this the p1porting
.lgiation wc could g te the
.ce, y, r cr4ddre8s the
problem Immedi'r. Tlhe legislation
wuld 4eyya 10ce4per b~rel tax on
rFoum product entering Florida.
Te m woulq1 to set up
,, .r mmfop fwndto ia~fe drink-
ing er ti o owners, as
well as to Iovlt efforts
and pay I clear
qpate. B p' < fl pReumpt
tht his or a ini rm will be
established d Ip9b d eal with this
thrMt j, but gr r, the water
use plan hals n an objective
Page 11


.^. ^^^^ .^^ ^.- ^.^^..^..^ ^^^^ ^.^ nn~i~i^ ^^Imp^


II








that states that Florida by 1996 should
initiatee a cleanup of 1200 petroleum
contaminated groundwater sites."
(SWUP, p. 33.) Although there may
be some discuaston about the imposi-
tion of the tax, the legislation has a
high probability of peasage.
Water Reues. A key Issue in ensuring
the efficient use of Florida's water
resources Is reuse. Florids now reuses
approximately 3 percent of It waste-
water, an amount that can be in-
crsed. The State Water Use Plan has
established an objective that states,
"By 1996 Florida will reuse 9 percent
of its wastewater." (8WUP, p. 24.)
The Department does not have the
authority to impose wastewater reuse
as a condition of a permit, but it does
encourage ruse where It s applicable.
As groundwater availability becomes
more limited, Increased demands for
potable water will have to be met from
alternative sources. The possibilities
Include water importation, demsanlza-
tion, andhe use of reclaimed water In
cases where potable water Is now
used in nonpotable needs such as
Irrigation. The Department has
(> awarded numerous sewage treatment
granteorprojects that involve effluent
reuse systems, Laluding a very suc-
ossul one In St. Petebug.
The Department has the general
responsibitoy teoversee mplemens
tlon of the State Water Use Plan by the
water management districts, and the
districts must Implement a water con-
servation and reuse program suited to
the needs of the water users in their
area.
The water management districts
each approach wastewater reuse dif-
ferently. The South Florida Water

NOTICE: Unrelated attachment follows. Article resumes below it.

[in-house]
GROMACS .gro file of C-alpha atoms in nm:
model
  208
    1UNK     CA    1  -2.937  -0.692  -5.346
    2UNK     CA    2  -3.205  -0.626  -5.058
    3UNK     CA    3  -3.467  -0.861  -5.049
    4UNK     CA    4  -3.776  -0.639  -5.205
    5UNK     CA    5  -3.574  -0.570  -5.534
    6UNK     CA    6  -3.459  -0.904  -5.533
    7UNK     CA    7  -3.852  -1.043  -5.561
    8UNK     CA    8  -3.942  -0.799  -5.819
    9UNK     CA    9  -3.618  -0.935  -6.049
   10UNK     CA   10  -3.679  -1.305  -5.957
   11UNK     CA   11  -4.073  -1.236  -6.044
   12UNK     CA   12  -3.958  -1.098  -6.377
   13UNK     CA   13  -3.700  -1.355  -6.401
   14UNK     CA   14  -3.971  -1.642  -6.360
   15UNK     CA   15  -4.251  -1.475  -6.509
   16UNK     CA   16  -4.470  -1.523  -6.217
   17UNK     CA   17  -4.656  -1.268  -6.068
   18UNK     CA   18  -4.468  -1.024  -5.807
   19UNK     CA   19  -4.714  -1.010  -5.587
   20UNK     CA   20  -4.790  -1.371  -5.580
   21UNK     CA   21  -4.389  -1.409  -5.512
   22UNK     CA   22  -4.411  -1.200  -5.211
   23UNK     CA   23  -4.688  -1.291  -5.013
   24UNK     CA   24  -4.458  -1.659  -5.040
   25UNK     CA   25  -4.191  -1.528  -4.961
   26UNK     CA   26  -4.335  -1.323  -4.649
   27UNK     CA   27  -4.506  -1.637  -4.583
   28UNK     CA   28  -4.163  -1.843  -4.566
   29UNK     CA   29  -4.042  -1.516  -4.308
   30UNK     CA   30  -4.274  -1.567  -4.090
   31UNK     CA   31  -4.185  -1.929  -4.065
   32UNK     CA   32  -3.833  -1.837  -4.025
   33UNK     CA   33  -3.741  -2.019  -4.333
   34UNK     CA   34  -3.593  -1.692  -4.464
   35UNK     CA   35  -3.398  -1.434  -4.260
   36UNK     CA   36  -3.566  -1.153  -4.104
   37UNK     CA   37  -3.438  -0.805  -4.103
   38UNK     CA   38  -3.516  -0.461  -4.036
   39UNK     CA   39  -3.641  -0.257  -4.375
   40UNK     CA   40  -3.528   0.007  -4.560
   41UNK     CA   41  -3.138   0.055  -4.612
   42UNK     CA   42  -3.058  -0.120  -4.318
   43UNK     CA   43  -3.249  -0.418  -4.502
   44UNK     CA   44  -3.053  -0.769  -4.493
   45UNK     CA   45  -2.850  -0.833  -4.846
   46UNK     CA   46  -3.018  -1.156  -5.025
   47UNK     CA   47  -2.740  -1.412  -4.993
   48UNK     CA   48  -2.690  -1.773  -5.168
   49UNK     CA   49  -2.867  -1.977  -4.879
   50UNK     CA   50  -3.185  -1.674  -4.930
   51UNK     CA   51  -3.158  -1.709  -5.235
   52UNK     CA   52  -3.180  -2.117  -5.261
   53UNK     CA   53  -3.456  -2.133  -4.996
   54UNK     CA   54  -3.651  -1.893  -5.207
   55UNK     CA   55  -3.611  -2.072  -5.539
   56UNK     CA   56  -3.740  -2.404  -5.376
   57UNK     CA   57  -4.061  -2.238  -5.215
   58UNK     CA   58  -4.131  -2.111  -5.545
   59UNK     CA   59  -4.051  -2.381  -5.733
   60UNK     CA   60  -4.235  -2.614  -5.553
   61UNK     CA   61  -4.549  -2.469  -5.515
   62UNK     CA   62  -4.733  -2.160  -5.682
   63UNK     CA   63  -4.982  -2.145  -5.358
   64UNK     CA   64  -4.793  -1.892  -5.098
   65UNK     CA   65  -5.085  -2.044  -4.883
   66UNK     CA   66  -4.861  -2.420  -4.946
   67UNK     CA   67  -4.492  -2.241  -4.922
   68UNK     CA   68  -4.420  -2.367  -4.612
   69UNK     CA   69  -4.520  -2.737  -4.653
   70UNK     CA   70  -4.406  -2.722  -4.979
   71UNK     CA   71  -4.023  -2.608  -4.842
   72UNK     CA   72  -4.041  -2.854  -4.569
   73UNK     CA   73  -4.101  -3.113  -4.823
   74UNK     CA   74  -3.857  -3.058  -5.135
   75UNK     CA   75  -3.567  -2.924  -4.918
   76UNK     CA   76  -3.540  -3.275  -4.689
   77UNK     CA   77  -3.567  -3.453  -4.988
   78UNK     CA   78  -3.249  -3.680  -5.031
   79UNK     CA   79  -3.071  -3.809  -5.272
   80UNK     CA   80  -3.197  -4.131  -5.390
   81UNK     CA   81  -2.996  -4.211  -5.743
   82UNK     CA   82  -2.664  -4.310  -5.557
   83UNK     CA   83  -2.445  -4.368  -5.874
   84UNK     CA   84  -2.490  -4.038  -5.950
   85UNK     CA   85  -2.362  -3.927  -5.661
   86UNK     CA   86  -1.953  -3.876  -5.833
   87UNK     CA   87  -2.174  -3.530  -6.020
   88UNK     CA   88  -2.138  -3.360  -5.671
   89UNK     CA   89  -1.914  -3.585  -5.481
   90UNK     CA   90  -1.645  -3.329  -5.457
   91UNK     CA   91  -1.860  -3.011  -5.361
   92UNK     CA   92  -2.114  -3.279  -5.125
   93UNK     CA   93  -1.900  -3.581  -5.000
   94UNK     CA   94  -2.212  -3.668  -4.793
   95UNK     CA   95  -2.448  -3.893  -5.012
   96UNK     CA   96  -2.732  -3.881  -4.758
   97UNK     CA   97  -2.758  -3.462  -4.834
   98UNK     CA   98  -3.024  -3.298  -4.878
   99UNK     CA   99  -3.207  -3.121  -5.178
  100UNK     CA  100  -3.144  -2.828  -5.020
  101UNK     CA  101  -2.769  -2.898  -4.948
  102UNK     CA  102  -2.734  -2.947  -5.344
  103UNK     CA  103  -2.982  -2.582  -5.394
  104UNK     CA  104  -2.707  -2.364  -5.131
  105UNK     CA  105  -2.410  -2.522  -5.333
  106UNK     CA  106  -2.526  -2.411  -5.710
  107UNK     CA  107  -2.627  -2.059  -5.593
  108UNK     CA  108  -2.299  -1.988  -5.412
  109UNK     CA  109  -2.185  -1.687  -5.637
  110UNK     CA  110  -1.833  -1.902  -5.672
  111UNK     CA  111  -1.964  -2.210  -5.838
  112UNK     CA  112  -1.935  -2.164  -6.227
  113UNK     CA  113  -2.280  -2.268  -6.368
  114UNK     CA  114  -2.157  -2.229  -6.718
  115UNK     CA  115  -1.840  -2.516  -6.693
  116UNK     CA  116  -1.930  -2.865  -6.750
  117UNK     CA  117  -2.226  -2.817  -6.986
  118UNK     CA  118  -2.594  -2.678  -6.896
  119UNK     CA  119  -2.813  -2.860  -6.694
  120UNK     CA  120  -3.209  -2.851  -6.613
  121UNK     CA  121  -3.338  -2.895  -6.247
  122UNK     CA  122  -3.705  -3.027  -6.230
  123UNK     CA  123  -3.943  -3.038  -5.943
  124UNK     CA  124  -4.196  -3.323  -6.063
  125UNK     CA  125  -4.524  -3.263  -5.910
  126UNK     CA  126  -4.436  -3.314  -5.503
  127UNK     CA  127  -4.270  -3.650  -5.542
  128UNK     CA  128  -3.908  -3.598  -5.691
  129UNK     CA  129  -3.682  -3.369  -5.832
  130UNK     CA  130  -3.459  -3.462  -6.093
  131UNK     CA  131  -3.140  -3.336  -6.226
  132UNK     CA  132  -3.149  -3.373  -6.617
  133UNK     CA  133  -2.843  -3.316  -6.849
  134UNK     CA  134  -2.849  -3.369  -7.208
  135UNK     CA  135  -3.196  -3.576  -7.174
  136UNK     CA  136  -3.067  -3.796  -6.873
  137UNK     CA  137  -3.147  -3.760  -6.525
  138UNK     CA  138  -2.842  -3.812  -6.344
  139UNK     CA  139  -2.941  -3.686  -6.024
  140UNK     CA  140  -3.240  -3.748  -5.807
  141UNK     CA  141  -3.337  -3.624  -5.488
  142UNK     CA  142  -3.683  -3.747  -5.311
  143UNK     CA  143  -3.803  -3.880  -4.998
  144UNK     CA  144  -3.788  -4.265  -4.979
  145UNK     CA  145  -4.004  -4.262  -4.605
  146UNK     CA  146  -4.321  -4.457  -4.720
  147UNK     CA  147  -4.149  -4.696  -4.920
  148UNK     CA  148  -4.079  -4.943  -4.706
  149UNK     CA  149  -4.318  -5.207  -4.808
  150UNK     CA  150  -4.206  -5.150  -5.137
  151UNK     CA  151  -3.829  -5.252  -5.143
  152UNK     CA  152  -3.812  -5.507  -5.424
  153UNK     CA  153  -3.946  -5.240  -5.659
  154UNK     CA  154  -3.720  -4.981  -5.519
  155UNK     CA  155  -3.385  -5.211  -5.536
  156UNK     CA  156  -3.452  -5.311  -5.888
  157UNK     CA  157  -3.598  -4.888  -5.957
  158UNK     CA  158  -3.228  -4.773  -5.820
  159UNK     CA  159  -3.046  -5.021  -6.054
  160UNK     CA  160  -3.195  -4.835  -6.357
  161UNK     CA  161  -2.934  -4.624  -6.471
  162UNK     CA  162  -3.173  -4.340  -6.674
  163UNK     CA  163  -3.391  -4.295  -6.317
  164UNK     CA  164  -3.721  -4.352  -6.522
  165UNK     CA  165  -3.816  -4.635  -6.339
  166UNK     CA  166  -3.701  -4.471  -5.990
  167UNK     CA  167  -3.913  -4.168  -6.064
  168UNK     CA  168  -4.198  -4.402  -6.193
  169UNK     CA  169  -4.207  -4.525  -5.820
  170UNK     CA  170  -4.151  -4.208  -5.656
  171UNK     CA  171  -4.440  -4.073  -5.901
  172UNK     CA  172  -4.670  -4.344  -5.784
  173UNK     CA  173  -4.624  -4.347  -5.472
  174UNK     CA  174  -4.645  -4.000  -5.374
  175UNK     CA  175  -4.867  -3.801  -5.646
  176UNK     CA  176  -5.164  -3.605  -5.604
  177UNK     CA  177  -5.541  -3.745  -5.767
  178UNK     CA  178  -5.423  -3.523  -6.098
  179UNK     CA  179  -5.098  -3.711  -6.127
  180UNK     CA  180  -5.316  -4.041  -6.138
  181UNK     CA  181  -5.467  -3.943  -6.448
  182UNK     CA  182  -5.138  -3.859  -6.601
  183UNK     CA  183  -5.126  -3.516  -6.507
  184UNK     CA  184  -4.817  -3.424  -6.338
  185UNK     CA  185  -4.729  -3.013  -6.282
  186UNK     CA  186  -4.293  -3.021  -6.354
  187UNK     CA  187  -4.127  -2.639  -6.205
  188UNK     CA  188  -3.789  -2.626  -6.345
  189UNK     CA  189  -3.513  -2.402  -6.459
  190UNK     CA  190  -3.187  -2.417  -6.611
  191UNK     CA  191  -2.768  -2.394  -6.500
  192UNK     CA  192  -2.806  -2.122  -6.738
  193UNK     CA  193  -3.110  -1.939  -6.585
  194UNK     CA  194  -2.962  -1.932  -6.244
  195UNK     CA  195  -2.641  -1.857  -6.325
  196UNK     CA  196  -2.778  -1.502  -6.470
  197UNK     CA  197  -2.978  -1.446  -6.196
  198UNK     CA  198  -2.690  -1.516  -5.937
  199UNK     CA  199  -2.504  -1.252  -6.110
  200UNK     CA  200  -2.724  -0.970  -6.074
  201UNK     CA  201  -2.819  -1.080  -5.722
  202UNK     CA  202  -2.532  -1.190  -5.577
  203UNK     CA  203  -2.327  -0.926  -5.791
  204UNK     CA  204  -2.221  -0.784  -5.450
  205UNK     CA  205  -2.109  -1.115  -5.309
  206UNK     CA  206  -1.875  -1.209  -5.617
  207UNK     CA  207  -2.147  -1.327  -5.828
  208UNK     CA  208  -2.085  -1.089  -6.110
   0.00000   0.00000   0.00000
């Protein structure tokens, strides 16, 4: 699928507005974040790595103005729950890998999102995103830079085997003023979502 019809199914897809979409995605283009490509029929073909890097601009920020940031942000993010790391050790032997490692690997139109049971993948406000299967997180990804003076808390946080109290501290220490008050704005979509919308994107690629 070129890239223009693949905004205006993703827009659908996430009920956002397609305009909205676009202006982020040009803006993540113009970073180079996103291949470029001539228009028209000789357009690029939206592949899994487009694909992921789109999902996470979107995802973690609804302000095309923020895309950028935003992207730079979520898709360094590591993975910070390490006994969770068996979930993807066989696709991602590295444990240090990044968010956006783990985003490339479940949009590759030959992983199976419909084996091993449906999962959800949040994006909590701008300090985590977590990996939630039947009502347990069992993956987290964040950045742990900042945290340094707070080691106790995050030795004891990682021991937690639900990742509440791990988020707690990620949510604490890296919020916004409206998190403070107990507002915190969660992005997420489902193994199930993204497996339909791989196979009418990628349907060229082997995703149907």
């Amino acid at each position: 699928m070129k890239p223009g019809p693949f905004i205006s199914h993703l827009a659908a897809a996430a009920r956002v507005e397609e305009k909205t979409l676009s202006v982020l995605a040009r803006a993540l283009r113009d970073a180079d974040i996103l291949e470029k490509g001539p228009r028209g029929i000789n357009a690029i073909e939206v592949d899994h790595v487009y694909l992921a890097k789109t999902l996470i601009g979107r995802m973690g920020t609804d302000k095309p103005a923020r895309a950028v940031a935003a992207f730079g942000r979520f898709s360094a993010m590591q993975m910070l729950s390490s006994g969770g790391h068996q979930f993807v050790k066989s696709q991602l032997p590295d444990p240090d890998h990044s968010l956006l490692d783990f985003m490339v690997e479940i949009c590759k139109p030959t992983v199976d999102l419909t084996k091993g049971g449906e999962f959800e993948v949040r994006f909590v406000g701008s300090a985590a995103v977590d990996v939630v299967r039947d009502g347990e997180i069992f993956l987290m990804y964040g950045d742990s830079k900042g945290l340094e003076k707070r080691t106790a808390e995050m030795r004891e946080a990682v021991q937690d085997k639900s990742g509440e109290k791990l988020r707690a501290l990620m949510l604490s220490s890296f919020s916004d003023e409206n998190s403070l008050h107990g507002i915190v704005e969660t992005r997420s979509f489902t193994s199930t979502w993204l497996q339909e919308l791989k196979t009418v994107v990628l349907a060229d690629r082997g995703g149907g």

Management District (SFWMD) has
required applicants for deep well
wastewater jedlon permits to at least
study and report on the feasibility of
wastewater reuse. However, aSFWMD
study reported that reuse in Palm
Beach County probably would be
economically feasible for only 15
percent of potential users.
On the other hand, the St. Johns
River Water Management District now
mandates reuse by recipients of con-
sumptive use permits for freshwater.
The St. Johns district policy is to
achieve water conservation through
the direct reuse of reclaimed water.
The disagreement between these
two districts represents the extremes
on this Issue. The Northwest and
Page 12


Southwest Florida Water Managment
Districts both encourage reuse, but
they do not require It The Suwannee
River Water Management District does
not have a policy on reuse at this time
but is studying the Issue.
To enhance these present efforts,
the water use plan includes policies
that promote reuse. One would en-
ourgewaterand wasewatersystems
Jo "provide incentives for customers
who use effective wateror wastewater
saving devices." (SWUP, p. 24.) An-
other more dramatic policy would
"require the consideration of water
conservation measures for all users
through regulatory and nonregulatory
programs and review procee es at all
levels of government" (SWUP, p.
24.) Implementation of this policy
would elevate water reuse by making
it a formal element of regulatory
programs.

Making It Work
The Department has estimated that
the cost of implementing the State
Water Use Pm i approximate 49
billion dollars over the next 20 years.
The future of the SWUP depend not
only upon the cooperatbn of state,
regional and local gowmmnent but
also upon a continuing sate andlocal
commitment t provide the necessary
financial sources.
The State Water Use Plan will not
solve our water resource problems
overnight, but it doesprovide us with a
logical framework to help us address
them. We must set priorities outline
the strategies we will pursue, and
secure the resources we need to
achieve our objectives. With resources
supported by sound planning, we will
ensure Floridas water resources for
future generations.


April 1988


4